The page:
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Year : 2018  |  Volume : 12  |  Issue : 4  |  Page : 502-507

Dental trauma education intervention as a positive influence among undergraduate students

1 Department of Dentistry, Federal University of Sergipe, São José, Lagarto - SE, Brazil
2 Department of Dentistry, Federal University of Governador Valadares, Minas Gerais, Brazil
3 Department of Clinical Dentistry, Federal University of Bahia, Salvador, BA, Brazil

Date of Web Publication3-Oct-2018

Correspondence Address:
Dr. Juliana Yuri Nagata
Department of Dentistry, Federal University of Sergipe, São José, Lagarto - SE
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Source of Support: None, Conflict of Interest: None

DOI: 10.4103/ejd.ejd_148_18

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Objective: To investigate the effect of dental trauma educational intervention among undergraduate students of a Federal University in Brazil. Materials and Methods: Students (n = 125) enrolled in the dentistry (n = 70), nursing (n = 33), and speech therapy (n = 22) courses were invited to attend a dental trauma lecture and also to answer a questionnaire about their confidence in managing crown fracture and tooth avulsion, before (T0) and immediately after (T1) the lecture. McNemar's test (P < 0.05) with logistic regression compared the answers between the courses. Results: Female gender (78.4%) aged from 18 to 22 years (73.6%) predominated among all the participants. Dentistry students scored higher correct answers (54.3%) in T0 when compared to nursing (12%) and speech therapy (9%) students, concerning the storage medium for tooth fragment transportation. Likewise, few dentistry students (22.9%) and no nursing and speech therapy students knew about the ideal storage medium for an avulsed tooth when immediate replantation was unviable. After educational intervention, a significant improvement was found between T0 and T1 (P < 0.001) for all courses, mainly regarding tooth avulsion with almost 100% of correct answers. Furthermore, logistic regression demonstrated that dentistry students had three times more knowledge absorption than nursing and speech therapy ones. Conclusions: The educational intervention demonstrated a significant positive impact regarding the knowledge of dental trauma emergency management among health students. Accordingly, it is essential to spread this information among health professionals to save teeth, especially in cases of avulsion.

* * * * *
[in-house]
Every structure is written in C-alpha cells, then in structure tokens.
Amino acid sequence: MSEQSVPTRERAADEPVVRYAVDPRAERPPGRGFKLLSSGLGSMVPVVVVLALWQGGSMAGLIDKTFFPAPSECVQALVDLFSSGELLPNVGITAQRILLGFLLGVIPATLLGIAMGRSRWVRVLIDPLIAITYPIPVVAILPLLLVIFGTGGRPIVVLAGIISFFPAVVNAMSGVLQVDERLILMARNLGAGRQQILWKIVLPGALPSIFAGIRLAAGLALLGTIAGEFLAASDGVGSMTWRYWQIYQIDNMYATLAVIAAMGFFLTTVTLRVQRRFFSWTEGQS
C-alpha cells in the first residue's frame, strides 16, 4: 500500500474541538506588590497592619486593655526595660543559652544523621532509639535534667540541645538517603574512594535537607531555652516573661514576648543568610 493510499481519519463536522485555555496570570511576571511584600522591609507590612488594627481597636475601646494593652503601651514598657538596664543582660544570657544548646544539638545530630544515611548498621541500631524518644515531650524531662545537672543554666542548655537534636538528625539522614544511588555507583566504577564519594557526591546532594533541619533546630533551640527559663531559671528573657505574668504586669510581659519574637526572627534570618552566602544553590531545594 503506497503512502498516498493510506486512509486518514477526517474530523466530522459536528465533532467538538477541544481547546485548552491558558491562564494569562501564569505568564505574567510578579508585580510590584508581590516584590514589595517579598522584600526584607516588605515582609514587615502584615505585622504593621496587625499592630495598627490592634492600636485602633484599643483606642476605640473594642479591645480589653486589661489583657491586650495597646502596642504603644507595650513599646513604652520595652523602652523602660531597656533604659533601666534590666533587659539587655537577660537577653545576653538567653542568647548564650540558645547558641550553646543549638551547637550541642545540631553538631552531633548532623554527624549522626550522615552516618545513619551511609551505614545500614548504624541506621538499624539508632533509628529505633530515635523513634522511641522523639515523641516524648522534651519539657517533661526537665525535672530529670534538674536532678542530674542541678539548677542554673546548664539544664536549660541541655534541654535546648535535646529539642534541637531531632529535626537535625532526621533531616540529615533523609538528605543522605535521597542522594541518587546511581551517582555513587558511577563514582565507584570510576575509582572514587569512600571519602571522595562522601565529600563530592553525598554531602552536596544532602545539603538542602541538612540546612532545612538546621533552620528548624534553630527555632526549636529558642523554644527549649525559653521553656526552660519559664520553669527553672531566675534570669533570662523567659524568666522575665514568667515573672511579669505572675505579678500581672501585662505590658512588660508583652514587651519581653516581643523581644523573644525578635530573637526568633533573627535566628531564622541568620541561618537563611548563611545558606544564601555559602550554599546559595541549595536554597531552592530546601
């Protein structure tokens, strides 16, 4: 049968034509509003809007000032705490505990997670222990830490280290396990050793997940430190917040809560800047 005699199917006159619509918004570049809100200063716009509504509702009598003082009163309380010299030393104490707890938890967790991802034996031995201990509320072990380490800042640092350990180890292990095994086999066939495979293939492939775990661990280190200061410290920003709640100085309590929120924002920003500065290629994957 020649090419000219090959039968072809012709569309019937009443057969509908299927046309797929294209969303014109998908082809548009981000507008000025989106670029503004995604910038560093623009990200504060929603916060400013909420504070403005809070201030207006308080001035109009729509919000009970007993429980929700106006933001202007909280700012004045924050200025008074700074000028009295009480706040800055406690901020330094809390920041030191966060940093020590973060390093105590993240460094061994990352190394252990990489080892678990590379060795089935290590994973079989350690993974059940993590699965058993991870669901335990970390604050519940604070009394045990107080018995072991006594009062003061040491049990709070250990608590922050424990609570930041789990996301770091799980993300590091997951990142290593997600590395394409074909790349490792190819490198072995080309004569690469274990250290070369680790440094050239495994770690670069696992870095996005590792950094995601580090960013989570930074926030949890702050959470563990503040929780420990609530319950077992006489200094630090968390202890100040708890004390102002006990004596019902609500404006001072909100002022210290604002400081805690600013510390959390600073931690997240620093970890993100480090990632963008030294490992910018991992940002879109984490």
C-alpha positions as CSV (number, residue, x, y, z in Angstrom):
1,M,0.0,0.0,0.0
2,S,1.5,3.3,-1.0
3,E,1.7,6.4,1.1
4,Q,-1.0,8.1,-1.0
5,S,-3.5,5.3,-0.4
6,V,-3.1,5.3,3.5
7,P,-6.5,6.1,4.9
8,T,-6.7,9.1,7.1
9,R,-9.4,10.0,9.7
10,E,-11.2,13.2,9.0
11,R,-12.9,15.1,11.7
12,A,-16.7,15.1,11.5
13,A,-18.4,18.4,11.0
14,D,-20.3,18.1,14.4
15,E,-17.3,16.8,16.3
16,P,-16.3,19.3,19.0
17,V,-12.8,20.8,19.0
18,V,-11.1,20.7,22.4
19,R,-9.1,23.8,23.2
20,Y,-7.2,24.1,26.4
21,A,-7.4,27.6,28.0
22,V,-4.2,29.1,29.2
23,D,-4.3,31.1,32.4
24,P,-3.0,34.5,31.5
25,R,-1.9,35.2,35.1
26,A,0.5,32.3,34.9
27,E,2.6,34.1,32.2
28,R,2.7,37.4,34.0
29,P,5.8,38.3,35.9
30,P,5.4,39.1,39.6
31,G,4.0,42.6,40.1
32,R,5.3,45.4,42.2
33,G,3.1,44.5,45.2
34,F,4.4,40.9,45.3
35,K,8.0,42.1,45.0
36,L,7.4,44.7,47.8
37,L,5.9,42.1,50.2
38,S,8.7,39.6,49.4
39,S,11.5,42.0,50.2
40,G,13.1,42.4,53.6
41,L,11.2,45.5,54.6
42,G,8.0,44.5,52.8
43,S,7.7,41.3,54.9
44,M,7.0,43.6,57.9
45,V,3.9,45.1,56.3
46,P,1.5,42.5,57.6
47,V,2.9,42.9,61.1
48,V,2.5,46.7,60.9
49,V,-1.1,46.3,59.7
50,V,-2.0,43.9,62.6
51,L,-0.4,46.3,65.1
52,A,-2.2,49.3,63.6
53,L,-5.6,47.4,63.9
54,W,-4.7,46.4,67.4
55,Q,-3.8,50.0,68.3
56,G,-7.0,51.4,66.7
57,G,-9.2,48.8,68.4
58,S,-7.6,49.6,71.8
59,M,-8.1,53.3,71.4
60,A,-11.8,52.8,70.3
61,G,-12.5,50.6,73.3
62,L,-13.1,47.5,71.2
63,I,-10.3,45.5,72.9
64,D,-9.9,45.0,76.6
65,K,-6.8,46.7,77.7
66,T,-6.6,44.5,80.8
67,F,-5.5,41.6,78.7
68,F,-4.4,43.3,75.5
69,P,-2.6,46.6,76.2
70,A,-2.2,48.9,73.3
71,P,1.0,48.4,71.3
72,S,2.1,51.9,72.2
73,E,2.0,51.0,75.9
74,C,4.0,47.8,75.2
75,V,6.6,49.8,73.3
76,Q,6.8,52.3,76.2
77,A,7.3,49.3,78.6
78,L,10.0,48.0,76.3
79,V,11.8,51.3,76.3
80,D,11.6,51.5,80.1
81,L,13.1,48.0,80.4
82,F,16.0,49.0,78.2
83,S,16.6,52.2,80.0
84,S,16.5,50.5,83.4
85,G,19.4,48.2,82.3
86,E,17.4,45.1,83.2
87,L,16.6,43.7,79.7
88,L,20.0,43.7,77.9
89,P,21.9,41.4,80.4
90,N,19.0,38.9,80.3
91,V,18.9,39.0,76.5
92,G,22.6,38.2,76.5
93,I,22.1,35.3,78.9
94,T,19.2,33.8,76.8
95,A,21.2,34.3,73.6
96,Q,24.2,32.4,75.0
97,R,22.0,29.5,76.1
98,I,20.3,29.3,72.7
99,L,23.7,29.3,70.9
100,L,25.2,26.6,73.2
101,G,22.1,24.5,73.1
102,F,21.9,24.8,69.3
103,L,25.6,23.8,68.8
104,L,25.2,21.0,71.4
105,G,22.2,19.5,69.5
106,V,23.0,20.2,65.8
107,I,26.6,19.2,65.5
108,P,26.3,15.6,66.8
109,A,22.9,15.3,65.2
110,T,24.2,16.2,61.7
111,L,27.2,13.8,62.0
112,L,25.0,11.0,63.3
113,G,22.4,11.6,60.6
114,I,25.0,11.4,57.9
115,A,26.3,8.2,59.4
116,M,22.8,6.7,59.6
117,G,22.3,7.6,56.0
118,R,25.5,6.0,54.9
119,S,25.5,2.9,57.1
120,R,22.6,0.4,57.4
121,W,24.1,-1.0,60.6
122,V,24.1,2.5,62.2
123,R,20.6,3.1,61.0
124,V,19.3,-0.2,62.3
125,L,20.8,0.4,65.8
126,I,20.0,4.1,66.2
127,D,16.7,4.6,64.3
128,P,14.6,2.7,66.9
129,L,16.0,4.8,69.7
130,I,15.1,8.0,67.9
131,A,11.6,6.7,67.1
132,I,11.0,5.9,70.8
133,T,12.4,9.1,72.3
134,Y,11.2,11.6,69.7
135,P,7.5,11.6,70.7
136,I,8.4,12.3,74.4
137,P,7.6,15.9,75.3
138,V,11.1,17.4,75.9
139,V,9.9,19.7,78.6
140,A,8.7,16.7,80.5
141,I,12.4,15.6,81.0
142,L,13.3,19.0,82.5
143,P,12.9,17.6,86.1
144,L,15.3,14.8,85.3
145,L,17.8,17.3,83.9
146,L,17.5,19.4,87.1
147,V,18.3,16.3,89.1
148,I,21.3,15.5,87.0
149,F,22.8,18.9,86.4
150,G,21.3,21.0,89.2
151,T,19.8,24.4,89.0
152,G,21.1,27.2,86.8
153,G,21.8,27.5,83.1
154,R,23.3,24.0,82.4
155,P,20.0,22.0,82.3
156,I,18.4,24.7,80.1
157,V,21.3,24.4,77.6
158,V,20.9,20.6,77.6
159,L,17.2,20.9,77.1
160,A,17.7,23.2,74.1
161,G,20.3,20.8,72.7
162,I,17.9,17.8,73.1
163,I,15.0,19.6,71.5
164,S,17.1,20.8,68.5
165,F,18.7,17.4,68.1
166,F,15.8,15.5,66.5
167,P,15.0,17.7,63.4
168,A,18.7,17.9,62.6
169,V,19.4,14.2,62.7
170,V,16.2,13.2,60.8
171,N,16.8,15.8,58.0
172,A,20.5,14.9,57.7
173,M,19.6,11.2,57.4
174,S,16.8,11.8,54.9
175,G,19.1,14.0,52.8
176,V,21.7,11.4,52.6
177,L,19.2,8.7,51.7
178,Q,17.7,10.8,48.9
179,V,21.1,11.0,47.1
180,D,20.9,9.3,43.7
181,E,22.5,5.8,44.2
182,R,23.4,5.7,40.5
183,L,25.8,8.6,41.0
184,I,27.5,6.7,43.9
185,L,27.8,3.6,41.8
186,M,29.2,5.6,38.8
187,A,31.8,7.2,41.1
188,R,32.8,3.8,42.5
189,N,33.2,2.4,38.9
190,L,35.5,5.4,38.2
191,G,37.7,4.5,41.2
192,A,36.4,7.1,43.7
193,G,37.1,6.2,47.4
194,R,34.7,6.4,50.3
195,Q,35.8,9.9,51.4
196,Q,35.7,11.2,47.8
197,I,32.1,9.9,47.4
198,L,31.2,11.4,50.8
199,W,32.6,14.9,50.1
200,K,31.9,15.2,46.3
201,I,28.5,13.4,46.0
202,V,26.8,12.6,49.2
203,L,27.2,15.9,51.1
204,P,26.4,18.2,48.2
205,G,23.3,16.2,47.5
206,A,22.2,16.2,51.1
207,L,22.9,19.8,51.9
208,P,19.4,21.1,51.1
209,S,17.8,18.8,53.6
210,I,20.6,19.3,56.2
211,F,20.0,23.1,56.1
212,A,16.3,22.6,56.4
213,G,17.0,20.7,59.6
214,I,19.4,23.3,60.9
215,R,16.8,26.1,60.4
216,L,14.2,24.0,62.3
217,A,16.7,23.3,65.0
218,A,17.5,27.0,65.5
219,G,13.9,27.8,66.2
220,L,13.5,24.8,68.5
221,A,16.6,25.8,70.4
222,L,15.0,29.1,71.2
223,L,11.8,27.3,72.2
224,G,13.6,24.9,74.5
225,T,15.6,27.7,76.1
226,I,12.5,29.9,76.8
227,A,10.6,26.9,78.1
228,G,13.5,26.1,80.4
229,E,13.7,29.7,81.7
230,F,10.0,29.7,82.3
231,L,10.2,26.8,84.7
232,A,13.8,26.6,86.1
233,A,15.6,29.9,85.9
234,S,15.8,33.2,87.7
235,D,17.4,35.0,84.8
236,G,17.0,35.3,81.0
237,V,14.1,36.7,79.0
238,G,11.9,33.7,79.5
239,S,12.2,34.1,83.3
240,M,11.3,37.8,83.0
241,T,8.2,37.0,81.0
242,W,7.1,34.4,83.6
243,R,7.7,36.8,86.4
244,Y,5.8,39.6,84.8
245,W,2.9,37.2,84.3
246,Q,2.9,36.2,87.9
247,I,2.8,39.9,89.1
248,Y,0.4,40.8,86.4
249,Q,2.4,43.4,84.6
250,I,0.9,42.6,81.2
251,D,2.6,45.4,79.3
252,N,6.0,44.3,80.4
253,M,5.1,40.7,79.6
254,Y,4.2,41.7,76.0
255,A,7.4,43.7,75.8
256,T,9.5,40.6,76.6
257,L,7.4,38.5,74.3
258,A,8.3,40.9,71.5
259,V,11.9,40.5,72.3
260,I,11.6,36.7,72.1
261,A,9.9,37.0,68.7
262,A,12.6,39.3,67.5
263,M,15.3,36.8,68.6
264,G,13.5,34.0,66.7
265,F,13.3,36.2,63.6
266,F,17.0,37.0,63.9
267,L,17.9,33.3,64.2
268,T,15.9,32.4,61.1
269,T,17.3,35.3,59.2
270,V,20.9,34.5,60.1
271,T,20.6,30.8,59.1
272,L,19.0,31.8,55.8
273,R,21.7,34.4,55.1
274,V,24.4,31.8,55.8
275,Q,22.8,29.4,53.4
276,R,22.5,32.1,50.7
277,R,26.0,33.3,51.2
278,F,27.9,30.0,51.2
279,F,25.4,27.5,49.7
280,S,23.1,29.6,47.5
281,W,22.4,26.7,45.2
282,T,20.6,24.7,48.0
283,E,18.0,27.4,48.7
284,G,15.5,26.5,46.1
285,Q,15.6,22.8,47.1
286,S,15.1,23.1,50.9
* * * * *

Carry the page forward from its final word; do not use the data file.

Keywords: Crown fracture, dental trauma, lecture, questionnaire, tooth avulsion, undergraduate students

How to cite this article:
Nagata JY, Andrade Góis VL, Münchow EA, Pedrosa Albuquerque MT. Dental trauma education intervention as a positive influence among undergraduate students. Eur J Dent 2018;12:502-7

How to cite this URL:
Nagata JY, Andrade Góis VL, Münchow EA, Pedrosa Albuquerque MT. Dental trauma education intervention as a positive influence among undergraduate students. Eur J Dent [serial online] 2018 [cited 2019 Jun 20];12:502-7. Available from: http://www.eurjdent.com/text.asp?2018/12/4/502/242584

  Introduction Top

During the last decade, dental trauma has been reported to occur in an expressive part of the population around the world (4.5%–17.5%), even interfering in their quality of life.[1],[2],[3] Among the types of dental trauma that can affect the population throughout their daily practice, especially during sports activities at schools and universities, the most common and severe types consist of tooth fractures (34.5%–62.2%) and tooth avulsion (9%–11.7%), respectively.[4],[5] In these circumstances, it is well known that higher success prognosis rate has been closely related to the correct management of the traumatized tooth in the local of the incident, immediately after the dental trauma.[6] However, most of the population in direct contact with these accidents cannot accurately perform the correct emergency conduct for these cases, including health professionals.[7],[8]